Dell embarks on ‘zero financing’ business model

14 May 2009

Computer giant Dell has embarked on a ‘zero financing’ business model aimed at making it easier for businesses, particularly SMEs, to get their hands on the latest enterprise business systems.

Chris Mullan, new head of small and medium business (SMB) sales at Dell Ireland, explained that even in a recession firms need to more than ever keep up with technology trends.

However, the reality is that due to banks closing their doors to financing small businesses, and the fact that capital spending on infrastructure is being replaced by operational spend by businesses, technology firms have had to adjust their ways of selling technology, he said.

The result is that tech firms such as Dell and Microsoft are now providing financing options as part of the sales cycle.

“All businesses are finding things difficult right now, but the key message from Dell is that firms should not stand still when it comes to technology,” Mullan said.

“Businesses will need to continue to invest in order to position themselves for when the upturn comes.”

The predominant areas of investment that Mullan is seeing in the SMB landscape right now are in the areas of infrastructure and storage. “Businesses are still dealing with issues such as compliance and consolidating their storage.

“For other businesses, many have infrastructure that’s not that old and we can advise them on how to best get the most out of their existing infrastructure.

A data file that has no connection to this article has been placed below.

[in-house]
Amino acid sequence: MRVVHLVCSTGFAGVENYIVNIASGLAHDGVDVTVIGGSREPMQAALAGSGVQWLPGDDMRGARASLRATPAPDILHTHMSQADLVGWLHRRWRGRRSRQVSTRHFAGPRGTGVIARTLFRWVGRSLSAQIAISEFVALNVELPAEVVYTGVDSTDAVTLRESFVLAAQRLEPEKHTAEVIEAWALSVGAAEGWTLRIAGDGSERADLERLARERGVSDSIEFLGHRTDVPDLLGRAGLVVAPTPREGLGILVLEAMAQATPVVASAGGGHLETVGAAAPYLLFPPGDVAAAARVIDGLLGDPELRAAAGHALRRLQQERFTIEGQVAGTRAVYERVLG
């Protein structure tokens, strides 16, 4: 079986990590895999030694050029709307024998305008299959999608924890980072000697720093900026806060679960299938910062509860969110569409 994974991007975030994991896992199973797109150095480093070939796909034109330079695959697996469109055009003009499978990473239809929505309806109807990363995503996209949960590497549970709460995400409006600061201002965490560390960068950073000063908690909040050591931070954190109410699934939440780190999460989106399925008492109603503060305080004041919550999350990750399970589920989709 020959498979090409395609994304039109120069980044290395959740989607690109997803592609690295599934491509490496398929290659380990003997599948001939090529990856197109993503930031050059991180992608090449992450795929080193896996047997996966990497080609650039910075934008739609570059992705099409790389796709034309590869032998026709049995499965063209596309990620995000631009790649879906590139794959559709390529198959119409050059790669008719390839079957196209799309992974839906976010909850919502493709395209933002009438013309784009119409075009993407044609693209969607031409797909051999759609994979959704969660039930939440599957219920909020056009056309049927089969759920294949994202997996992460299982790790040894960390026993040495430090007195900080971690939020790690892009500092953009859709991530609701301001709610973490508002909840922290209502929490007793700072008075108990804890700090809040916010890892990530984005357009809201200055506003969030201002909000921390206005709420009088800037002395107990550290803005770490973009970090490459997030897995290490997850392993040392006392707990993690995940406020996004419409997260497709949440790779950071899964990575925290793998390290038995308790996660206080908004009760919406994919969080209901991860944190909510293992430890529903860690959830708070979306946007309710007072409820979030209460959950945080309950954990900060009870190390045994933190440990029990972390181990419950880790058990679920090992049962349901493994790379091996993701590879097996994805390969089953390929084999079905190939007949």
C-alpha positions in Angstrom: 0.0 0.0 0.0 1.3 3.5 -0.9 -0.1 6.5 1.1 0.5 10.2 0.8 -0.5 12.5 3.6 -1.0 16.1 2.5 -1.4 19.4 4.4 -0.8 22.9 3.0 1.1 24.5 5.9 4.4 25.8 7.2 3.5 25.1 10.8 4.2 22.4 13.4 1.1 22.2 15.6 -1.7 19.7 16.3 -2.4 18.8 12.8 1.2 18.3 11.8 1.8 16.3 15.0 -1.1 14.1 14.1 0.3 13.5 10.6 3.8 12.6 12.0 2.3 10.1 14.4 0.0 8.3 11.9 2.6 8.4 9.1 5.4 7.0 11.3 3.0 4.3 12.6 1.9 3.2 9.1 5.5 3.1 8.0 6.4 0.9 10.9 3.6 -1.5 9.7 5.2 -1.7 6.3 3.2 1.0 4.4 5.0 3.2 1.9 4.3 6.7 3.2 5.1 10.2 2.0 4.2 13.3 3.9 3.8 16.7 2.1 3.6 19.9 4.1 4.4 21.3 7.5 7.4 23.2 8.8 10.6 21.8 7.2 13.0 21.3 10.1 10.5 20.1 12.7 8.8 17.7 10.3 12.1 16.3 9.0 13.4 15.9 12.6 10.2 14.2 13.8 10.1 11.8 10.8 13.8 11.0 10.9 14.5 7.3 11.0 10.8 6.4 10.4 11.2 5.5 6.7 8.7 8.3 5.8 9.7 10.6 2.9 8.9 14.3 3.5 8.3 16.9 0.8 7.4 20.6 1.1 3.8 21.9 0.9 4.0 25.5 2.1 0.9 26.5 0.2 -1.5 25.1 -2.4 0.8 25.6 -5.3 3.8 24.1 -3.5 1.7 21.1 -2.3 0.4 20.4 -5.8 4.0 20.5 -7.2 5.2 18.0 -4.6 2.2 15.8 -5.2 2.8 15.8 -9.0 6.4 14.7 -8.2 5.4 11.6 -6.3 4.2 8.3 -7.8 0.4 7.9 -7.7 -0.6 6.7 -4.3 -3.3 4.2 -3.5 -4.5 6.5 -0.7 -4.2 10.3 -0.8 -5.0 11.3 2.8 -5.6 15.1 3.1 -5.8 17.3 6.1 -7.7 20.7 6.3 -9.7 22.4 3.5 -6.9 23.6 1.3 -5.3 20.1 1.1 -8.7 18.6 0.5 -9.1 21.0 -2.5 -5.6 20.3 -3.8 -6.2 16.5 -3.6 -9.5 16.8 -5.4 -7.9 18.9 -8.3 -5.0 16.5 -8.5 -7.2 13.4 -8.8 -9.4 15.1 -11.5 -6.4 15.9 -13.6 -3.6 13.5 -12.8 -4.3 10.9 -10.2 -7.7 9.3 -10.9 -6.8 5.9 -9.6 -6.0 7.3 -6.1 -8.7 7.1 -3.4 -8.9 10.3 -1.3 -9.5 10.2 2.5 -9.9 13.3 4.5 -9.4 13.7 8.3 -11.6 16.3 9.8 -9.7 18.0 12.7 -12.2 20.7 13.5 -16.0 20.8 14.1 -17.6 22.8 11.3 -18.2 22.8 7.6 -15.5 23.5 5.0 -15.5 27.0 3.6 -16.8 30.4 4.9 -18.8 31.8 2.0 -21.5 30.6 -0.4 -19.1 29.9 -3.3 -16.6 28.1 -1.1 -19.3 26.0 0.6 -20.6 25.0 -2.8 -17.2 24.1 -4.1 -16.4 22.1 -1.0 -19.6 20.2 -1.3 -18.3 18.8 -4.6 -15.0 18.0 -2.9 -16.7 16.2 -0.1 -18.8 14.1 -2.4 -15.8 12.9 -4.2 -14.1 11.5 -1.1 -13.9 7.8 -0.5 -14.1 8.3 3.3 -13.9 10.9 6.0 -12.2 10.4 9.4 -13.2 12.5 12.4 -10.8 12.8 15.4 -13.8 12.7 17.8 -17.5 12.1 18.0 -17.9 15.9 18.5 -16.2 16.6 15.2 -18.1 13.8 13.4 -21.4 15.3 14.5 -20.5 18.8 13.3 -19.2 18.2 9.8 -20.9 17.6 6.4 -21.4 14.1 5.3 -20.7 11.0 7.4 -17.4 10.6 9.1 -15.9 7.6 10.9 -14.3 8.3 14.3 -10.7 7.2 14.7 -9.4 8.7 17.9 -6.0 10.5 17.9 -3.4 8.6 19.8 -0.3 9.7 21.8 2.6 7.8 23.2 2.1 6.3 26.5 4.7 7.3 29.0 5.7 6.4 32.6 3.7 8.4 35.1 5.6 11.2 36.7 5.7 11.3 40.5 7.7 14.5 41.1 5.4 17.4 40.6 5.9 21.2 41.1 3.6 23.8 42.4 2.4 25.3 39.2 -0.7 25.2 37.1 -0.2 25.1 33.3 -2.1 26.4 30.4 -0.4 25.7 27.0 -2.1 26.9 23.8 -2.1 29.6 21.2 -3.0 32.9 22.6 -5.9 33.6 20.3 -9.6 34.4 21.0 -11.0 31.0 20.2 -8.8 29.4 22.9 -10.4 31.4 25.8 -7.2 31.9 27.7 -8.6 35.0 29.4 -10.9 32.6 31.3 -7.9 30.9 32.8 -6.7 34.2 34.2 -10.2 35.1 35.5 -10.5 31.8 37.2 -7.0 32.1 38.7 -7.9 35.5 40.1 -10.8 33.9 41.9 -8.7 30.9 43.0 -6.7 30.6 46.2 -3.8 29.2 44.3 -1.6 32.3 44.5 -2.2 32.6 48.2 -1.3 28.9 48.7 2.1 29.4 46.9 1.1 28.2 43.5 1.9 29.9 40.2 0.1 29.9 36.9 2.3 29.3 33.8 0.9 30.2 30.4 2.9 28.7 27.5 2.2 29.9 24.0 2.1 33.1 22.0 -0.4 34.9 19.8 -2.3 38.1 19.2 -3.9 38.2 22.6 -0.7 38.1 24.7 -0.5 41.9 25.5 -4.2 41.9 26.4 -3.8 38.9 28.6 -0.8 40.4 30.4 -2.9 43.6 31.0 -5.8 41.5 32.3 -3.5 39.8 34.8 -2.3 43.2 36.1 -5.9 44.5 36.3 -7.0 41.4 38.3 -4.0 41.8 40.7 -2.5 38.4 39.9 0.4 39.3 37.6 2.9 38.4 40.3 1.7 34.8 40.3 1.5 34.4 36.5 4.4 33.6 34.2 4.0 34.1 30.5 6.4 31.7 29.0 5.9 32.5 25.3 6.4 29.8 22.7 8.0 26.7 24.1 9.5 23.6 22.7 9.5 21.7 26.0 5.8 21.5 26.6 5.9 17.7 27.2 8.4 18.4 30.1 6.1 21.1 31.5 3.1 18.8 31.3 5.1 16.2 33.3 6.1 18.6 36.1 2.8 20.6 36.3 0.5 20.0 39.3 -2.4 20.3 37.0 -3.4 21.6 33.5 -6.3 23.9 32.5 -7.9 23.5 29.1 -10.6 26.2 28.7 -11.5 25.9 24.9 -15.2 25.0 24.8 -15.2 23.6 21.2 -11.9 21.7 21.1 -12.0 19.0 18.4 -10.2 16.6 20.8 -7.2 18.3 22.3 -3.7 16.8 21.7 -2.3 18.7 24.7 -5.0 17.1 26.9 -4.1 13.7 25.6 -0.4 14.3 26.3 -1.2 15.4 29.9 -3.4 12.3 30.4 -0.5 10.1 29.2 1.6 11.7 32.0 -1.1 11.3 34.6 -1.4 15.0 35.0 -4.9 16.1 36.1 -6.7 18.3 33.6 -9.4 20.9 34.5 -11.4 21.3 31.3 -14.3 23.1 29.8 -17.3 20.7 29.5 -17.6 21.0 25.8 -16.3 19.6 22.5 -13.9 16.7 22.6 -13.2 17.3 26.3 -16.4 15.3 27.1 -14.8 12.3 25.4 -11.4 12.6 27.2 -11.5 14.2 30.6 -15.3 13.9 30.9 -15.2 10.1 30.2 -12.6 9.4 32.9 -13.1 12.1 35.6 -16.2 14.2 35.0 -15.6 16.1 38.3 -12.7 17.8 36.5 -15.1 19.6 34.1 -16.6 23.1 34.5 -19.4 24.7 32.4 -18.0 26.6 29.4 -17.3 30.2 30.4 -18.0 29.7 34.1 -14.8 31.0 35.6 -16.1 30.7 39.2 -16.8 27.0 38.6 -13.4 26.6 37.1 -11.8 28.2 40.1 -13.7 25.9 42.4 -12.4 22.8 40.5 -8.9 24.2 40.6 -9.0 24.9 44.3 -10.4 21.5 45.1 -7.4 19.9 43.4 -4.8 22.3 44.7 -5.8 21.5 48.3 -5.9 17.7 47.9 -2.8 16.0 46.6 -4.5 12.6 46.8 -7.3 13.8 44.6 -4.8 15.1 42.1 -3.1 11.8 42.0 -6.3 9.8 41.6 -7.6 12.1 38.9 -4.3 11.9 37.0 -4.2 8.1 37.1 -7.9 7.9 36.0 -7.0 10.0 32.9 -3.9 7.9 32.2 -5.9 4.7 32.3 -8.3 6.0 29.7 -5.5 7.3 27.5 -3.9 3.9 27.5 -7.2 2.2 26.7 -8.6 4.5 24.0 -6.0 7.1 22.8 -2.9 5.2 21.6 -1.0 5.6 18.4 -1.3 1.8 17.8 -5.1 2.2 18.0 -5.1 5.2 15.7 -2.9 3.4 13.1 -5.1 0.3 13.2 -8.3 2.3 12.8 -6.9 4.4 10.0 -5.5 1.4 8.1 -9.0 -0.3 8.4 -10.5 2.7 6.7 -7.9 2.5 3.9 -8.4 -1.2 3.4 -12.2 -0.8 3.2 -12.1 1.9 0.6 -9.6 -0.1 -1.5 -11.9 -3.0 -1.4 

“Cash flow is becoming a top-of-mind conversation. This time last year, financing would have been at the end of the consultation process. Now, it is at the start of the conversation. But how they are going to finance investment is more of a challenge.”

Mullan said that Dell is embarking on a ‘zero percent’ financing plan that covers the enterprise base of most businesses.

“The projects vary, we had one company that wanted to move to a better payroll package and that meant making their first-ever server purchase. The stumbling block for businesses is deciding whether to expand infrastructure or consolidate it.

“The lynchpin is service and support. If a business is not prepared to invest in infrastructure, they should invest in service contracts because this provides them with more protection over a longer period of time, protecting what they have with a minimum outlay.”

Mullan said other conversations that SMB owners are having concern the area of green computing and energy efficiency. “Depending on how old their equipment is, if they invest in this area they can get a better return on investment. Typically firms can achieve a 47pc saving on the energy they use, if they deploy the Dell 410 desktop.

“Everyone right now is conscious of anything that can reduce their costs,” Mullan said.

By John Kennedy